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Suppose after an initial pre-test and a treatment, a group of 30 participants are presented with 10 sentences written in a foreign language, each containing a grammatical error.

To measure participants' performance, we examine what proportion of the 10 errors has been identified on the pre-test, and on the post-test by each participant.

Now, we have a set of 30 proportions for the pre-test, and 30 corresponding proportions for the post-test.

Question

Should one now do a "Paired-Samples t-test" between the proportions on the pre-test and the proportions on the "post-test" OR ALTERNATIVELY one should do a "significance test on the difference between the two (from pre-test, and from post-test) dependent mean proportions"?

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  • $\begingroup$ What is "significance test on the difference between the two (from pre-test, and from post-test) dependent mean proportions"? link? $\endgroup$ – user158565 Jun 13 '17 at 1:38
  • $\begingroup$ @a_statistician, you mean paired samples t-test is ok to be performed here? $\endgroup$ – rnorouzian Jun 13 '17 at 3:13
  • $\begingroup$ I mean I cannot understand that sentence and want to have a reference to learn it. $\endgroup$ – user158565 Jun 23 '17 at 15:22
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I think that a paired-test should certainly be used for making comparison before and after for the same individual. However, you should consider McNemar's test for comparing proportions instead. It wouldn't be right to use paired t-test as the test is used for comparing mean and it assumes the variable is about normally distributed which may not be the case for proportions. On the other hand, McNemar's test assumes a $\chi^2$ distribution. Also, the method of estimation for variance component is also different.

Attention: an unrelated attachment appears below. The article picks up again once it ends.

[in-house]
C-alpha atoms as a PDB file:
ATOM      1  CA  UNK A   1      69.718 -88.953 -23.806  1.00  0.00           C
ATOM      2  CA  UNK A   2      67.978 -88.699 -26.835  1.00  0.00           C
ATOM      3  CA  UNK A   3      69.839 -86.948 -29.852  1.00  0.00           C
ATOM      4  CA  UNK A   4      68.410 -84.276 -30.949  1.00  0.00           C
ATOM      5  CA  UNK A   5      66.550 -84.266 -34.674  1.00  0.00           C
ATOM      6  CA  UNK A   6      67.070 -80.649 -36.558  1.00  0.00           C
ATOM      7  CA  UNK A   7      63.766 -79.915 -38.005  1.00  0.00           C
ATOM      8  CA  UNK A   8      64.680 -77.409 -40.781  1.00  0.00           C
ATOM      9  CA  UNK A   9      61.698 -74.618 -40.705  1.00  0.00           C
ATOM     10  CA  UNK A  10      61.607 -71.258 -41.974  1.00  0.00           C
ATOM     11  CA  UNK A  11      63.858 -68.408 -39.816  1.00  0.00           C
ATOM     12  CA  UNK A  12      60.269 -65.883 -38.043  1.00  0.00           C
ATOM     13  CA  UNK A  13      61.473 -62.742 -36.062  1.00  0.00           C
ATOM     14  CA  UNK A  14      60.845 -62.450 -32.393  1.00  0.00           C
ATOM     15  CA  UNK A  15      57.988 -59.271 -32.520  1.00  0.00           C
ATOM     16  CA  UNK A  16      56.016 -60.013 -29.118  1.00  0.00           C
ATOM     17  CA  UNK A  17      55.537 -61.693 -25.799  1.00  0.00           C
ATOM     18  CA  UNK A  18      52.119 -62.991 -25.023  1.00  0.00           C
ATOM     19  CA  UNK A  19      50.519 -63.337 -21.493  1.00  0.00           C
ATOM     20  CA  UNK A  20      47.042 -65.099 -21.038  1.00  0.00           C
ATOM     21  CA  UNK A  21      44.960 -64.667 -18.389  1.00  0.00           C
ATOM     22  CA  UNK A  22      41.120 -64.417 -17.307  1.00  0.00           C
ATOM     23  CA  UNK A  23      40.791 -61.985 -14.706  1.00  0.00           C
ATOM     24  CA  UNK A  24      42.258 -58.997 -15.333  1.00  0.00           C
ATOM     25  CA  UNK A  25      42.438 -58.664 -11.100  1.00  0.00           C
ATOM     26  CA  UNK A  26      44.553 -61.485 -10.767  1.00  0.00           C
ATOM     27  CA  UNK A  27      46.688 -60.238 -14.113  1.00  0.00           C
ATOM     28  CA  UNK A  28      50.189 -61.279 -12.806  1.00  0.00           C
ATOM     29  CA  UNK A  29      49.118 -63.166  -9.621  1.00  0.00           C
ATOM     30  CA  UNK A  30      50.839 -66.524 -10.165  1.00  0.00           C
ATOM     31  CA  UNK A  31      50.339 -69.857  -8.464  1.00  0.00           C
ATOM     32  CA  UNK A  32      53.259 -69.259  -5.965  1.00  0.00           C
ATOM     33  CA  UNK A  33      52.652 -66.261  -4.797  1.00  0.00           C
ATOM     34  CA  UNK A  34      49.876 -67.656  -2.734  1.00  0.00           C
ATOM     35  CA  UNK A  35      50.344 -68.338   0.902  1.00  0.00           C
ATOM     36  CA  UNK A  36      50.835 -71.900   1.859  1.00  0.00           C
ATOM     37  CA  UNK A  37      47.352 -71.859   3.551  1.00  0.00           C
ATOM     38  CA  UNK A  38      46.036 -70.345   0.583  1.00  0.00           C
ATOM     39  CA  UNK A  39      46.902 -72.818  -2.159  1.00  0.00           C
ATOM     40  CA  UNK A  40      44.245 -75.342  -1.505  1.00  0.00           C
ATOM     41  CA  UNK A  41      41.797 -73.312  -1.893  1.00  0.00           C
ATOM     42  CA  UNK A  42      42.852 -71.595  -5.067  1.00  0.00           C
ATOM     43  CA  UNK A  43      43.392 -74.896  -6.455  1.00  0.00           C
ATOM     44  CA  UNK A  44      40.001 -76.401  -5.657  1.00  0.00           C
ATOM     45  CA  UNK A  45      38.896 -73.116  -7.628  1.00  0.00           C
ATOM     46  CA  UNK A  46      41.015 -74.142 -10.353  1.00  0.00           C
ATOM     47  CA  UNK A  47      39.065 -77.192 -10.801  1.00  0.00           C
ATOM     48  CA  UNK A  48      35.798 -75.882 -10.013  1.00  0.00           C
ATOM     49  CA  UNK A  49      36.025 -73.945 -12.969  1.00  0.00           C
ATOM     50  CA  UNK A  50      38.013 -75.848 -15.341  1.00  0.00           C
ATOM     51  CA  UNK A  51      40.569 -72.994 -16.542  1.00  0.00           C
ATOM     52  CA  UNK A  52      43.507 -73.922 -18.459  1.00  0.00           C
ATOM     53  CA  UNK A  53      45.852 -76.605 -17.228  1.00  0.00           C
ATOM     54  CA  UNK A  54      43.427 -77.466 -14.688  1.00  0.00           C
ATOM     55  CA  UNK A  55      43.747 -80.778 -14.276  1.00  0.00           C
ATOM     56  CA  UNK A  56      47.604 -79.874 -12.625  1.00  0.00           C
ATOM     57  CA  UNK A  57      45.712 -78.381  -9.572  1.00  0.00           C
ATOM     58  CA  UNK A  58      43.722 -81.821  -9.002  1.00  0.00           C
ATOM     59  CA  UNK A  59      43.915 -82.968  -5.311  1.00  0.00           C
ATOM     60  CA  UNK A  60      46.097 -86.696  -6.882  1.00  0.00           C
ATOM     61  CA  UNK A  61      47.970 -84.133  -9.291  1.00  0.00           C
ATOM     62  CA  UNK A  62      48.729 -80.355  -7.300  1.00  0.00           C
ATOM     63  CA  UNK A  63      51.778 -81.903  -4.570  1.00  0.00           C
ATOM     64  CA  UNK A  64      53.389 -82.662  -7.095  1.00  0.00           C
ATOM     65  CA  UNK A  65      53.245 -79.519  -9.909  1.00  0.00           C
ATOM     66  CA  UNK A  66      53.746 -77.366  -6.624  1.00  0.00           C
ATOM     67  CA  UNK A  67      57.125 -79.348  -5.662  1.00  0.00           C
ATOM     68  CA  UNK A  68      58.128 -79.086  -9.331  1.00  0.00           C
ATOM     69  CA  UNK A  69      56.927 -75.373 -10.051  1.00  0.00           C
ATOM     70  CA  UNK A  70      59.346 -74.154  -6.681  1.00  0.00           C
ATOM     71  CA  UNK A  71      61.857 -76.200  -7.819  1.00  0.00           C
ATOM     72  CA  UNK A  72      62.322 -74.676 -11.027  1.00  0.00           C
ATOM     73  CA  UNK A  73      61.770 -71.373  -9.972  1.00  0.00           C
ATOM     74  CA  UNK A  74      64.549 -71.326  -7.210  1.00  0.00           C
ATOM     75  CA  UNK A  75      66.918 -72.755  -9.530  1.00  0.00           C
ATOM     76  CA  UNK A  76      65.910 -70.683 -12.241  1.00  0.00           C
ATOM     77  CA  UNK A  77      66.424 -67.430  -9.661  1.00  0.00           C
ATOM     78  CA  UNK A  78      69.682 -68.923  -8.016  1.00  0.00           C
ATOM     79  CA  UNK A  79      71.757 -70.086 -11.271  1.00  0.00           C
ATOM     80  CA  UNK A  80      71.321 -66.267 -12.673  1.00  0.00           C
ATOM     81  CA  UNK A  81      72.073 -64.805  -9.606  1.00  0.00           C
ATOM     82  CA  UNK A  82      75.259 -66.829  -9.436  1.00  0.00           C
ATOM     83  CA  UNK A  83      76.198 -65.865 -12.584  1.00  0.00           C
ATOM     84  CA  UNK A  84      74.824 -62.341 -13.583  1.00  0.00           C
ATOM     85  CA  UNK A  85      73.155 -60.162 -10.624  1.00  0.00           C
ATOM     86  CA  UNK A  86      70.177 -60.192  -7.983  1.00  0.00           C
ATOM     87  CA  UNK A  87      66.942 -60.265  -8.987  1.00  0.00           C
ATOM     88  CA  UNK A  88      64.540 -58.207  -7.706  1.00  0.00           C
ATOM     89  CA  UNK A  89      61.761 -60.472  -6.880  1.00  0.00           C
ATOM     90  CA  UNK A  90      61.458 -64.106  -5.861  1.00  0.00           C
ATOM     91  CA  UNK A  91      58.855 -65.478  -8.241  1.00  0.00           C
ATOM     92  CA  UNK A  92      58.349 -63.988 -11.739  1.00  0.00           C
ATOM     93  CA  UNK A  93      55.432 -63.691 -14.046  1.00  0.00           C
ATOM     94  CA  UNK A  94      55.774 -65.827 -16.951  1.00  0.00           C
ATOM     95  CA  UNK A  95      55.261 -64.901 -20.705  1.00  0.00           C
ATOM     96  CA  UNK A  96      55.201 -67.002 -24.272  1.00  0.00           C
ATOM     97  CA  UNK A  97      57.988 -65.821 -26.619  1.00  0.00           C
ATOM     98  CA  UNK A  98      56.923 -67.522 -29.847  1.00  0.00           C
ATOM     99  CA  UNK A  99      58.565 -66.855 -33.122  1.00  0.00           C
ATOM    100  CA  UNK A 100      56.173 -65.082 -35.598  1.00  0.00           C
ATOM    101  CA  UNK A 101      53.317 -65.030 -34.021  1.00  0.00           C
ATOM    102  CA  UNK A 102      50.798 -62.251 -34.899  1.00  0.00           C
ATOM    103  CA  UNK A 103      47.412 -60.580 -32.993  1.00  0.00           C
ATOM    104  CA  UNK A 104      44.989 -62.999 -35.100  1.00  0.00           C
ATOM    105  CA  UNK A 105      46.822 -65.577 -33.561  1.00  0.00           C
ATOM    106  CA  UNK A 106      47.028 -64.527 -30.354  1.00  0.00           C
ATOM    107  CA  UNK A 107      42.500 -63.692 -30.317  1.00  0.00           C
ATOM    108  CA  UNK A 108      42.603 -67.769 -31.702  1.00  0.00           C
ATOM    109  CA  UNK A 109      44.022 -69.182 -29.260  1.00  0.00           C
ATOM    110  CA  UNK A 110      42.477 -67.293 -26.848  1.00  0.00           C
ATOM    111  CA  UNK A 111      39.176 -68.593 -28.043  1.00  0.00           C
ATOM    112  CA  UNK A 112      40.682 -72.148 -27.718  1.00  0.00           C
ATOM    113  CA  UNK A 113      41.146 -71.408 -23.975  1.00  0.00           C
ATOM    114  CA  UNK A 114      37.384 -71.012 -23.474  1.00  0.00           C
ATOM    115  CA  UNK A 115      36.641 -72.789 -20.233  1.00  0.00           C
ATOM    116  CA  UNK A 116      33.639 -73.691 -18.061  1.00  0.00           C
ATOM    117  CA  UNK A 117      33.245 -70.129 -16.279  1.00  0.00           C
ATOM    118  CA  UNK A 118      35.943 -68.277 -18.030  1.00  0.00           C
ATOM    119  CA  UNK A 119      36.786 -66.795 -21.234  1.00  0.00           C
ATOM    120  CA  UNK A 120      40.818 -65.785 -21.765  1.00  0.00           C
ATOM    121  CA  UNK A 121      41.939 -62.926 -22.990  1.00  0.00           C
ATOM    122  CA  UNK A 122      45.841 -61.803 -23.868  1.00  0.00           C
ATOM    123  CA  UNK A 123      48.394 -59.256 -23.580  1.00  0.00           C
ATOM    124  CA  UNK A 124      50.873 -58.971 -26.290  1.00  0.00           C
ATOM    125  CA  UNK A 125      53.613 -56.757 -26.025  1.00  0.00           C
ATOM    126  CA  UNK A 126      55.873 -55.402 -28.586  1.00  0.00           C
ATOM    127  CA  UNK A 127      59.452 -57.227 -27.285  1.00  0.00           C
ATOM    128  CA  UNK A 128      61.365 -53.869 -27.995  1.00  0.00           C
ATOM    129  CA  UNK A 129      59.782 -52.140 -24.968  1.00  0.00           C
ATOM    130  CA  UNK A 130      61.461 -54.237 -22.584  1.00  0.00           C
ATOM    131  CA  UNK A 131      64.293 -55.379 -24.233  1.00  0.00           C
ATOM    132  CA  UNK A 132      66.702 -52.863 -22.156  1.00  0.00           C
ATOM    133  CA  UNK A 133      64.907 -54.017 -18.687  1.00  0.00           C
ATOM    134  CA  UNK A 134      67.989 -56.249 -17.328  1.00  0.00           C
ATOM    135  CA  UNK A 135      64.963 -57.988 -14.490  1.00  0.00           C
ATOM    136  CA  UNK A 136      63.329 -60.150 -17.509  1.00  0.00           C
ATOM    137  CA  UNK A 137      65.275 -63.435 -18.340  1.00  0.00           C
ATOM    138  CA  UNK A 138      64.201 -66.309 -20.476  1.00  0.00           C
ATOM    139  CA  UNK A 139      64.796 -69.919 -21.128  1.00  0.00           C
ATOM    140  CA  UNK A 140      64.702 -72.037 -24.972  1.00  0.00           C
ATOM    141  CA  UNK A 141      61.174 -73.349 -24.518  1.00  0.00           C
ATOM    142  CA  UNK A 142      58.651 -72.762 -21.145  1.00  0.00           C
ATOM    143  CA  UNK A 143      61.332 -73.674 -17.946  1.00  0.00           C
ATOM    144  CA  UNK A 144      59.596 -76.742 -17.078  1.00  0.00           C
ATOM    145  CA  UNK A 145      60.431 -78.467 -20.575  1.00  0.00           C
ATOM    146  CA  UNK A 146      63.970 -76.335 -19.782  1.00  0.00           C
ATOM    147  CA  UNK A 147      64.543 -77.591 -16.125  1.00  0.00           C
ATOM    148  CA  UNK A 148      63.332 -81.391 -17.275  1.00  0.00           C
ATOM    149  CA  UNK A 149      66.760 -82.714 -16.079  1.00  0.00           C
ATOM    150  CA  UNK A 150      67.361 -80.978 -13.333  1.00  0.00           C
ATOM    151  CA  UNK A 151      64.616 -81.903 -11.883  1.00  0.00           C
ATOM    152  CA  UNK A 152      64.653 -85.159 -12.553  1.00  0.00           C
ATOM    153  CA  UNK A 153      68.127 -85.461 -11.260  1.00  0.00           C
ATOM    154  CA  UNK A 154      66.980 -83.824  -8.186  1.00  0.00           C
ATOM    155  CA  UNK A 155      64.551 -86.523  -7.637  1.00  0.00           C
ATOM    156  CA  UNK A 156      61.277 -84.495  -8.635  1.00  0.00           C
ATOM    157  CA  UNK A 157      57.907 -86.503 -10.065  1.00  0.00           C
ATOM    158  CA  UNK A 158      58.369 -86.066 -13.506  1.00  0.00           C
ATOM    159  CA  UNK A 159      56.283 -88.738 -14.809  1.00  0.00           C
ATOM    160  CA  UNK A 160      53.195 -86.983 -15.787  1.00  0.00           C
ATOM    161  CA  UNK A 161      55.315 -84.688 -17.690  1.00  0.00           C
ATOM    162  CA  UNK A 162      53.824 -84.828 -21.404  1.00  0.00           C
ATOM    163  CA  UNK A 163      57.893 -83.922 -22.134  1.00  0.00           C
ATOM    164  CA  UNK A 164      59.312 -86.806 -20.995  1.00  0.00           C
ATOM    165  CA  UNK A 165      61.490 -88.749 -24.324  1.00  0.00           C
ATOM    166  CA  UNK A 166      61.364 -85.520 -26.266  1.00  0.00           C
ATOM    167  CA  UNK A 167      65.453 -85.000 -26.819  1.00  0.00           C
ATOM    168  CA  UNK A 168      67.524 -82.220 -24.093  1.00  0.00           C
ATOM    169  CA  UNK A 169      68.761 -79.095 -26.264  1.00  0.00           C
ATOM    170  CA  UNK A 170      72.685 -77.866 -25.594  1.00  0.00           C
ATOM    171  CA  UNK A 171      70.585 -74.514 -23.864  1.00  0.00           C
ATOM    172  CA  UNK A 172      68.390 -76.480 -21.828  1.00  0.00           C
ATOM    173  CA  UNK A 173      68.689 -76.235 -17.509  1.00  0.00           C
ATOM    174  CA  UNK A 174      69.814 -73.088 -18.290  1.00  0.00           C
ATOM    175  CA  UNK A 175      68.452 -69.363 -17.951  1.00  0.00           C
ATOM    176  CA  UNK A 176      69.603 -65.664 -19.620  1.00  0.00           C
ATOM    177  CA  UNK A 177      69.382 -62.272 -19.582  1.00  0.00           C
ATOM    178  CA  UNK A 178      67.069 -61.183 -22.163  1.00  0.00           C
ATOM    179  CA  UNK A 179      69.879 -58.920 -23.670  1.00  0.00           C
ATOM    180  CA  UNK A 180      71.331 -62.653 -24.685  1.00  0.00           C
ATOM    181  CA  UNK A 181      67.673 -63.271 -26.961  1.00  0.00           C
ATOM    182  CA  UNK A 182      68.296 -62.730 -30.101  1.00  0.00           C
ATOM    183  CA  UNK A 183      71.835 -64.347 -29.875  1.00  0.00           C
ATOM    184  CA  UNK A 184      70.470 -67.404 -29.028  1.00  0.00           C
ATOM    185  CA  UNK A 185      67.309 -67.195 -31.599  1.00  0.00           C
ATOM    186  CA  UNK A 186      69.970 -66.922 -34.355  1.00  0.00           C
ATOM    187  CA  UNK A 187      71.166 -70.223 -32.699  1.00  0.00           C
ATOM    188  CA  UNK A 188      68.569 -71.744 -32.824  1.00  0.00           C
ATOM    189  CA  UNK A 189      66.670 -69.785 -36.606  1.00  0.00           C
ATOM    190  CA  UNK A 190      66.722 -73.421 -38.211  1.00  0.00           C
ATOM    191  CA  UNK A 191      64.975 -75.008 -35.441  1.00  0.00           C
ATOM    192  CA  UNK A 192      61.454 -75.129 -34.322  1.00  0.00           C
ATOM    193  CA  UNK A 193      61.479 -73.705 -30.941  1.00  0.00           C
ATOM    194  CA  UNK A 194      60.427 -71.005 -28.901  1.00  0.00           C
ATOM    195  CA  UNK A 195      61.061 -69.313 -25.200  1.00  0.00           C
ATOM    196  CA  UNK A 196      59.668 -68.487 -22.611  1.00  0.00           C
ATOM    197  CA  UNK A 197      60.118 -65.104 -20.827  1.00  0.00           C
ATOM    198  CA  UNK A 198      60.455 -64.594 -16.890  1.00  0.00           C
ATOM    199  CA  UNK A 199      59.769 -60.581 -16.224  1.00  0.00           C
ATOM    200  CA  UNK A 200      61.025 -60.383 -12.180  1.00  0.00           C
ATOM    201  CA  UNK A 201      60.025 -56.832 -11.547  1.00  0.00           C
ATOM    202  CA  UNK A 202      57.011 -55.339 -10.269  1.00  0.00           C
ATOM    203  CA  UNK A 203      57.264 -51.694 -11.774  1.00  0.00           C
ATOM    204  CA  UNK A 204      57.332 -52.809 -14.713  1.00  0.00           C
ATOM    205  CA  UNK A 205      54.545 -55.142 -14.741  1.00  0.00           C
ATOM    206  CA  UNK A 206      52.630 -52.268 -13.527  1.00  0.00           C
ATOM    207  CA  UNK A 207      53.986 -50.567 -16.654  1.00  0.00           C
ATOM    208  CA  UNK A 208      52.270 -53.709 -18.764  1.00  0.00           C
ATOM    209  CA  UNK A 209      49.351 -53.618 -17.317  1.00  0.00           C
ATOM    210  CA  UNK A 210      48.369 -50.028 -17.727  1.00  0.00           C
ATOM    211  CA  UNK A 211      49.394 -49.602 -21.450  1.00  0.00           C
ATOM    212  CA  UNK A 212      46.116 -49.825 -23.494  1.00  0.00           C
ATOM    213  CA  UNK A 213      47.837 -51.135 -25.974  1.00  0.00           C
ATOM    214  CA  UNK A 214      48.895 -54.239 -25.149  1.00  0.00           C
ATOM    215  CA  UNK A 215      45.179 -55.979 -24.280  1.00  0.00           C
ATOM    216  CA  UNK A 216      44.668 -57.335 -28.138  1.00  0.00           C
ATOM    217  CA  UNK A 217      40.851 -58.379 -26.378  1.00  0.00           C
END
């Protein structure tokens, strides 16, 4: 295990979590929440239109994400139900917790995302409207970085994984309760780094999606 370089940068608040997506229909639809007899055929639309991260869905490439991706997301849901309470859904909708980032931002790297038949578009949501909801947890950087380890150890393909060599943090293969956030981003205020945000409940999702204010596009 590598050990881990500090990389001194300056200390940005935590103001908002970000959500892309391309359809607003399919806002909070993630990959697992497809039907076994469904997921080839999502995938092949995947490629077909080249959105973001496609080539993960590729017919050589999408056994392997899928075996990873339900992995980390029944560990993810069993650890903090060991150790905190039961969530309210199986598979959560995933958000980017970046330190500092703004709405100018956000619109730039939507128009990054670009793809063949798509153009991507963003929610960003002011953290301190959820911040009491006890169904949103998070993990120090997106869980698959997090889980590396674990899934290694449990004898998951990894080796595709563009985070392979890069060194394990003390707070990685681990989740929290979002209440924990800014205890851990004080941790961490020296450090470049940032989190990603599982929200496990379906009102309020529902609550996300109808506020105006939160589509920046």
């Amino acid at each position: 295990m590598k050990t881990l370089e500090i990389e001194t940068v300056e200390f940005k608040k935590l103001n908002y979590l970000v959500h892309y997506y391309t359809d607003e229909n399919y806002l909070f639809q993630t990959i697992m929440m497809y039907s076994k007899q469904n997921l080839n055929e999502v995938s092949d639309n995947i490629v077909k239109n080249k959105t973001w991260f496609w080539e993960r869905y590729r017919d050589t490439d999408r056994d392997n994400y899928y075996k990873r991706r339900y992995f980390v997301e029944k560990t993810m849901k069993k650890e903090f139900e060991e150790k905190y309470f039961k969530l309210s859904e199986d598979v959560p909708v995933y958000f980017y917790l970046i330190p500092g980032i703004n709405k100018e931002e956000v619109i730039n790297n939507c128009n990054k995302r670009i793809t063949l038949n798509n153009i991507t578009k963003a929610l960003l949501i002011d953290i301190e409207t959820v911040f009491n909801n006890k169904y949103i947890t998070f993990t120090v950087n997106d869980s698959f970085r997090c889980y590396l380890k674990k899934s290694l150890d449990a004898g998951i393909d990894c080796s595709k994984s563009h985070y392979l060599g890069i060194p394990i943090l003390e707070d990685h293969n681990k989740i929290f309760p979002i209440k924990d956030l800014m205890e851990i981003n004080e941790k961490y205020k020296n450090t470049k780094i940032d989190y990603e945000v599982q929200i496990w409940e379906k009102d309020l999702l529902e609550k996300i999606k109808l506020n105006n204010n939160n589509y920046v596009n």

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I would take a different approach. You have a "before" score and an "after" score for each subject. You can find the distribution of score changes by subtracting the "before" score from the "after" score. If you find a significant improvement of 2.2 sentences (significantly different from zero), you can phrase that in terms of percent improvement: 2.2/30 = 7.33 percentage points average increase.

This relies on the fact that each subject evaluates ten sentences. If some evaluated ten sentences and some evaluated nine (or if there were more sentences evaluated after the training), this would not work.

If you decide to examine the proportions directly, then your setup calls for paired testing. The first test that you described is not a paired test but a two-sample test. The regular two-sample t-test of means or two-sample Kolmogorov-Smirnov test of general distribution equality would apply in that setting. In your example, it would mean that students $X_1,\dots,X_{30}$ are not treated, but thirty separate students $Y_1,\dots,Y_{30}$ are treated before they evaluate the sentences for errors. Since you measure $X_1,\dots,X_{30}$ before the treatment and then again after the treatment, you have dependence between the two groups.

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